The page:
Robinson Jewelers

103 E. Butler Road

Mauldin, SC 29662

(864) 297-1461



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Diamonds are among the most beloved of all gems. The value of a diamond will differ greatly. Diamonds are evaluate for rarity and beauty, using four primary guidelines. These are called The Four C's—Cut, Color, Clarity, and Carat Weight. The 4 C's are the criteria jewelers use when grading diamonds.



When you think of the cut of a diamond, the majority of people think of the shape of the diamond.  The cut does refer to the shape, but it also refers to the porportions of how the diamond is cut. The overall porportions of a diamond, as well as the placement and size of its facets, also plays a large part in the cut of the diamond. Consistency and balance of these will greatly affect how the diamond captures light and reflects it back to the eye. . The cut refers to tiny facets, 58 to be exact, carefully cut into each diamond.


The cut of the diamond has three attributes: Brillance, Fire, and Scintillation

  • Brillance - is the total light reflected from a diamond
  • Fire -  dispersion of light into the colors of the spectrum
  • Scintillation  -  the sparkle of the diamond when it is moved 

Diamonds are cut into many different shapes.  The most popular shapes include round, princess, cushion, radiant, assher, oval, emerald and baguette cuts. Many specialty shapes are also available.



With the exception of some fancy colored diamonds, the most valuable diamonds are those with the least color.The color of diamonds actually refers to how "colorless" they can be. The less color--or yellow tint in the diamond, the more valuable it is. The color scale for transparent diamonds runs from D-F (colorless), G-J (near colorless),    K-L (faint yellow), to Z (light yellow). Completely colorless diamonds are rare.

When diamonds are formed with traces of other minerals, rare and beautiful colors can result. These "fancy" colors range from blue to brilliant yellow to red, brown, pale green, pink, and violet. Because of their rarity, colored diamonds are highly desirable and may be quite valuable.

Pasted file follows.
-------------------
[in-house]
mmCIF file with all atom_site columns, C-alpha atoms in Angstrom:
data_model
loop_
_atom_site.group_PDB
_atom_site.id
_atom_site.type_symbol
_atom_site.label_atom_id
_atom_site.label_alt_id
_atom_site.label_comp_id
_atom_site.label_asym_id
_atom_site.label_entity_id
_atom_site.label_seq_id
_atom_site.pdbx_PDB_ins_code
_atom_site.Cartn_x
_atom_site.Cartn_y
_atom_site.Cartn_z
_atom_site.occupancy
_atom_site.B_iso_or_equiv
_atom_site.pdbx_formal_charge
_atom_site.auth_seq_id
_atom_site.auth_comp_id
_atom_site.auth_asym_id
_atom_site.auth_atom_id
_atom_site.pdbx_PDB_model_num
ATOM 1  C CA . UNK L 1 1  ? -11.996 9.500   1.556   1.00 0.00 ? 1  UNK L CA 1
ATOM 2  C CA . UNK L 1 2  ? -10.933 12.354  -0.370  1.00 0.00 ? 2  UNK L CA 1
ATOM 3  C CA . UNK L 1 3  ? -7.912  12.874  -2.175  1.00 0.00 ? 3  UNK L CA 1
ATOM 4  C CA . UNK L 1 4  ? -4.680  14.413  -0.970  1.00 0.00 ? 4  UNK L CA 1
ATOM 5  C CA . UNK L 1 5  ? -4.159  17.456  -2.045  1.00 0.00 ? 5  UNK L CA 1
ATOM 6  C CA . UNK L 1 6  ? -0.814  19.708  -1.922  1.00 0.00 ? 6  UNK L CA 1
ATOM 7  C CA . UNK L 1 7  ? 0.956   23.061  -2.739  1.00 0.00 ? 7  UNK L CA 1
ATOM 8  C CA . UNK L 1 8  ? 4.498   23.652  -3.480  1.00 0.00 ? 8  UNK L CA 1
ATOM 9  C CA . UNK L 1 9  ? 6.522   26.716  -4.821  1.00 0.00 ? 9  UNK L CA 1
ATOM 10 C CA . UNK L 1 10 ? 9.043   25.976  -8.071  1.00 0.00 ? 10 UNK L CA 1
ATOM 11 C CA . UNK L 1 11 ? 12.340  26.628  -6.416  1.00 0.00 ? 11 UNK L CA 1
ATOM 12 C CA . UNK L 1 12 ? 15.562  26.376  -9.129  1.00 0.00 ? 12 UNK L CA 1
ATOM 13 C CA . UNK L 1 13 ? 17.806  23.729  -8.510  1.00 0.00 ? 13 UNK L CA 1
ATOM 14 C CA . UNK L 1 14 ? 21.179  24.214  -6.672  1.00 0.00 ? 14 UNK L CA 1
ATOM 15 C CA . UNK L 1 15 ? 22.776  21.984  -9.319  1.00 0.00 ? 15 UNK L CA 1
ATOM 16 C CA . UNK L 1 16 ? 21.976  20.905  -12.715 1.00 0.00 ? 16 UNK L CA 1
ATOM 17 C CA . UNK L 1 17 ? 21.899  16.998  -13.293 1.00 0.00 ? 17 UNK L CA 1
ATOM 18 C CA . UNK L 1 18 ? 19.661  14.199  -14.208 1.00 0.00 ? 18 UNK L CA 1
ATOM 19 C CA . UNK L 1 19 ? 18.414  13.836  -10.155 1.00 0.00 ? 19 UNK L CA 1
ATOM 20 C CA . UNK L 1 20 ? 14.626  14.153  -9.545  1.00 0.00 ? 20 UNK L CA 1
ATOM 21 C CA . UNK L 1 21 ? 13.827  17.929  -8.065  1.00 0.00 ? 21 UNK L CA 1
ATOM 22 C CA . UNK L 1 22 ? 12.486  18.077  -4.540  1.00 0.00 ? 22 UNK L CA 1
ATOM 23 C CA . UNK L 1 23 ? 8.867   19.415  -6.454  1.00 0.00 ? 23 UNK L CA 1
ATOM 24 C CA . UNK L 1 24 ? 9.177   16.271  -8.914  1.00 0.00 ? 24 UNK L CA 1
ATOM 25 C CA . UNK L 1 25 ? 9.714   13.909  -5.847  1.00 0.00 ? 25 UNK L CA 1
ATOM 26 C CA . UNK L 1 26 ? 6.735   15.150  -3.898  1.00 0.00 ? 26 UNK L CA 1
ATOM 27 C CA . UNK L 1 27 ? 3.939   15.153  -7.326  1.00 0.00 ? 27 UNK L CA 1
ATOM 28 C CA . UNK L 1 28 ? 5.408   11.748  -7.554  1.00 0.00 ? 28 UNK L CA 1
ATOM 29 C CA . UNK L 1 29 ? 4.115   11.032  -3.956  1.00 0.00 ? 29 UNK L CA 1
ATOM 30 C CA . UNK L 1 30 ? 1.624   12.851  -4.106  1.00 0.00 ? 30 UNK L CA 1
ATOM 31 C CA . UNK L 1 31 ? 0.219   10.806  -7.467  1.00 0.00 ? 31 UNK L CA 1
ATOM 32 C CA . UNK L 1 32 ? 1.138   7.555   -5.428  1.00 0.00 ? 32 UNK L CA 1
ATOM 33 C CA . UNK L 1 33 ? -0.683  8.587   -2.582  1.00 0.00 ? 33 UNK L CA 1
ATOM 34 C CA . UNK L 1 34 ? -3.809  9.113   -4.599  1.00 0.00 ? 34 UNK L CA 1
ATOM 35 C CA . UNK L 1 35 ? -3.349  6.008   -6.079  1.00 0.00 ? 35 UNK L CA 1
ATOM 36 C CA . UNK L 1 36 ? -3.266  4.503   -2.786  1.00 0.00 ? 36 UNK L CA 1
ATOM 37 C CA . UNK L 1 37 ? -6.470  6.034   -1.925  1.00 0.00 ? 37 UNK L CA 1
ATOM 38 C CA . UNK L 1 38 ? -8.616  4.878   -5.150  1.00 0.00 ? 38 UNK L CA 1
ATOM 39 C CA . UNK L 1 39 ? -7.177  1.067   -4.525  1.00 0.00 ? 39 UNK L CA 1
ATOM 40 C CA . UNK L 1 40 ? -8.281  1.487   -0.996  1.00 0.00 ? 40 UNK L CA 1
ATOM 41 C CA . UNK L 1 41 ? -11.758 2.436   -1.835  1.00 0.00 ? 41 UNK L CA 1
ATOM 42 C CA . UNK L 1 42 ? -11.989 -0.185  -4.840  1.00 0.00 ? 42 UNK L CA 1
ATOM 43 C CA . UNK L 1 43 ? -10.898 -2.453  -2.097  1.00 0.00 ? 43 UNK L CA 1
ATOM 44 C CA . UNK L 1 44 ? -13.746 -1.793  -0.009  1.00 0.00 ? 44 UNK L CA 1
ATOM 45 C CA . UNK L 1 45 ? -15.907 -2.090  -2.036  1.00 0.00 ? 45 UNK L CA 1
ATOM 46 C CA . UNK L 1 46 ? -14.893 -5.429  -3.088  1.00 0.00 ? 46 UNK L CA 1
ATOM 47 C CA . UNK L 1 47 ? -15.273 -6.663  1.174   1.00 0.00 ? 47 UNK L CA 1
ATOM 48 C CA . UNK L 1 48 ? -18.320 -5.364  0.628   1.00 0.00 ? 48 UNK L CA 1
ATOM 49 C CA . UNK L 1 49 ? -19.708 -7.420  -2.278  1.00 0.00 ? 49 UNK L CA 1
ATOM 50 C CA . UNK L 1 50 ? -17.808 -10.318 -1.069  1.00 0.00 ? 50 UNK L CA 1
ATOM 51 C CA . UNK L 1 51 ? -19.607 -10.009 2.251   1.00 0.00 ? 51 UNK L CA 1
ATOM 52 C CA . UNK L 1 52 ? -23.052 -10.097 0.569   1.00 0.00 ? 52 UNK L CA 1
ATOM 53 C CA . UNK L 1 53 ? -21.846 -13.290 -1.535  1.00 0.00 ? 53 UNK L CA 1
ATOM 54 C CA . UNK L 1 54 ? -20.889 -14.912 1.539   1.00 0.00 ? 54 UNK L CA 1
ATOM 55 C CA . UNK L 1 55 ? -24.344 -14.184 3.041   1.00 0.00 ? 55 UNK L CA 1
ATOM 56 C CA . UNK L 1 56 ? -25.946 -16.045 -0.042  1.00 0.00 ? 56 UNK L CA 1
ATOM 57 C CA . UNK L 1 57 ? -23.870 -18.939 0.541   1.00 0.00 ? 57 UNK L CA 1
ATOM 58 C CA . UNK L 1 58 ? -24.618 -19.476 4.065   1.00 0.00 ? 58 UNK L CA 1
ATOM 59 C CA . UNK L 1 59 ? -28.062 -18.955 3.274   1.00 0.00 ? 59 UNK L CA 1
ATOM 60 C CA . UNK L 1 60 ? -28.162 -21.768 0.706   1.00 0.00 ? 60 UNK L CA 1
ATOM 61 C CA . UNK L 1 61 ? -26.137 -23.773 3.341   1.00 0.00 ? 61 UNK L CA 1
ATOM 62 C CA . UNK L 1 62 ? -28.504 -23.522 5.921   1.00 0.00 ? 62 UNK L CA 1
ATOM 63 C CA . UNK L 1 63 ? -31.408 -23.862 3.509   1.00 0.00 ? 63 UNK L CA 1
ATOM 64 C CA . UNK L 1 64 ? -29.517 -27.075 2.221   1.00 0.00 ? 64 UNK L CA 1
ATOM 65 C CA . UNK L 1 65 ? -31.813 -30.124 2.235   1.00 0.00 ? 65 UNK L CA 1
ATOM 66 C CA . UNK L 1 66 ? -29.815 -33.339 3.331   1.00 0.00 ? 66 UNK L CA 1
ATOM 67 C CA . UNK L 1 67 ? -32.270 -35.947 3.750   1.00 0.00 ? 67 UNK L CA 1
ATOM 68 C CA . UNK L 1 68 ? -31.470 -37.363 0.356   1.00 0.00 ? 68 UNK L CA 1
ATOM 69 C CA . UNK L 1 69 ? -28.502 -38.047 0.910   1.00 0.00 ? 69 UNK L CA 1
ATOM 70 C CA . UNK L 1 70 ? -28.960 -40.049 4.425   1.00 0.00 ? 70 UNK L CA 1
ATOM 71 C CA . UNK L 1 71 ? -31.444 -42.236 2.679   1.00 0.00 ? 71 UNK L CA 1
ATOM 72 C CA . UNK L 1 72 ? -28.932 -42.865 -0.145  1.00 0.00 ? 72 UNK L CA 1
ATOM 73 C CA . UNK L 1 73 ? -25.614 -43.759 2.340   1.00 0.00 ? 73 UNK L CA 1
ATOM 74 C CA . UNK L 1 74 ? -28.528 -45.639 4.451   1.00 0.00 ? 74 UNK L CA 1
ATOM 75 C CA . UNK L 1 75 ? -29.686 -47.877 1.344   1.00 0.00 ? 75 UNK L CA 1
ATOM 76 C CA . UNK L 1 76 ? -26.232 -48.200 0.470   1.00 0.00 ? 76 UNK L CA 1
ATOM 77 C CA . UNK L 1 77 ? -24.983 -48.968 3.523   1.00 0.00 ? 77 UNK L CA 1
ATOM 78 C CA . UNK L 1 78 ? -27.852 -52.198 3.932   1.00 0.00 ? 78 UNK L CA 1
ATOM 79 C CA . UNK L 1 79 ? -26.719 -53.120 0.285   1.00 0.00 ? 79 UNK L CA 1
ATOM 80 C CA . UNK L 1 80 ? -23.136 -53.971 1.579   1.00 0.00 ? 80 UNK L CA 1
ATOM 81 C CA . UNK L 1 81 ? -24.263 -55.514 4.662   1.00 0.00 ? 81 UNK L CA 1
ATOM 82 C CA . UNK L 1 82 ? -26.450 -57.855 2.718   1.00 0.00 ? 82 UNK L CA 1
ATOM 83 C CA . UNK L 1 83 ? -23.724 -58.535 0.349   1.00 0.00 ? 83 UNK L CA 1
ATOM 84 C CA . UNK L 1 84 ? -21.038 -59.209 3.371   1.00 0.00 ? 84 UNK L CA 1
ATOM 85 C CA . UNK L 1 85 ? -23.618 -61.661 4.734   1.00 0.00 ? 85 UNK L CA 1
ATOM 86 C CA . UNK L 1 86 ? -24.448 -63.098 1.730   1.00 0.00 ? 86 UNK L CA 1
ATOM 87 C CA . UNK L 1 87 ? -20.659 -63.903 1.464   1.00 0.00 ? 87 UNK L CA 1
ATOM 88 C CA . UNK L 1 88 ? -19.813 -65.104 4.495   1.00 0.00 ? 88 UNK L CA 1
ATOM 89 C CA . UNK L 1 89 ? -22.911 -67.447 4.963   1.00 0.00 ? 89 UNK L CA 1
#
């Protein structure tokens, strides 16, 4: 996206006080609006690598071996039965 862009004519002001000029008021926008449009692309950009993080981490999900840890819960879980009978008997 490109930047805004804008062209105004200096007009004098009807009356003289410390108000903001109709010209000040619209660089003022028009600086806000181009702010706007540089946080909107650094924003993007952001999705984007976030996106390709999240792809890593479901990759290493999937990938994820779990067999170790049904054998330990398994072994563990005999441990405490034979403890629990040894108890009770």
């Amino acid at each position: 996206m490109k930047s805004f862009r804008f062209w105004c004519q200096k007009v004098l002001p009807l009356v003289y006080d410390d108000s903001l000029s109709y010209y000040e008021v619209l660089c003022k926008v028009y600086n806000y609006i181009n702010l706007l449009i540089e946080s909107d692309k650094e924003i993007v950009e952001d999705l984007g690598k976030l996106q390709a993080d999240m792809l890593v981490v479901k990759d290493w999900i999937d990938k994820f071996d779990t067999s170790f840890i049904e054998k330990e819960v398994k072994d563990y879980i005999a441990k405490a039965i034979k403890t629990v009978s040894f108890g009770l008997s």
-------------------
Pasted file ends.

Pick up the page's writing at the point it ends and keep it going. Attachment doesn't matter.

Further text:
GIA color grade





Stone looks absolutely clear, with no hint of color to the eye in color grading or mounted




Near Colorless

Some color tint is visible during grading. Mounted in a setting, stone appears colorless.  GHI color diamonds are considered very nice diamonds for fine jewelry.





Faint yellow

Yellow or grayish tint is obvious during color grading. Mounted, this stone still shows a tint of color




Light yellow

Obvious yellow or grayish color



Bright, remarkable color - usually blue, pink, yellow




The clarity of the diamond refers to how flawless the diamond is when viewed through 10 x magnification. A diamond's clarity is measured by the existence, or absence, of visible flaws. Flawless diamonds are worth alot more money because they are more rare. Even diamonds with slight imperfections can still be costly.


Tiny surface blemishes or internal inclusions -- even those seen only under magnification with a jeweler's loupe can alter the brilliance of the diamond and this will effect its value. Clarity levels begin with Flawless (F & IF) and move down to Very Very Slight (VVS1 & 2), Very Slight (VS1 & 2), Slightly Included (SI1 & 2), and Included (I1, 2 & 3).


  • Flawless (FL)
               No inclusions and no blemishes visible under 10x magnification
  • Internally Flawless (IF)
               No inclusions visible under 10x magnification
  • Very, Very Slightly Included (VVS1 and VVS2)
                Inclusions so slight they are difficult for a skilled grader to see under 10x magnification
  • Very Slightly Included (VS1 and VS2)
                Inclusions are observed with effort under 10x magnification, but can be                                        characterized as minor
  • Slightly Included (SI1 and SI2)
                 Inclusions are noticeable under 10x magnification
  • Included (I1, I2, and I3)
                 Inclusions are obvious under 10x magnification which may affect transparency                               and brilliance


Carat Weight

The size of a diamond is measured by weight. One carat, the traditional unit of measure for diamonds, is equal to approximately 0.2 grams. The weight of a diamond is also referred to in points. A point is equal to 1/100 of a carat; therefore, a 50-point diamond equals 0.50 carat. Diamonds of equal weight can appear slightly different in size, depending on their depth and proportions. Because they are quite rare, larger diamonds of gem quality are much more valuable.



Now that we have given you some information on the 4C's, come in and let us help you select your special diamond.



All gem-quality diamonds are rare, it takes billions of years for nature to form diamonds. The journey from the mine to you is long and arduous. While the four C's information helps you to identify the quality of the diamond you are purchasing, it is the combination of these four characteristics which determine a diamond's rarity. ember: American Gem Societyr American Gem Society Consumer Protection Since 1934




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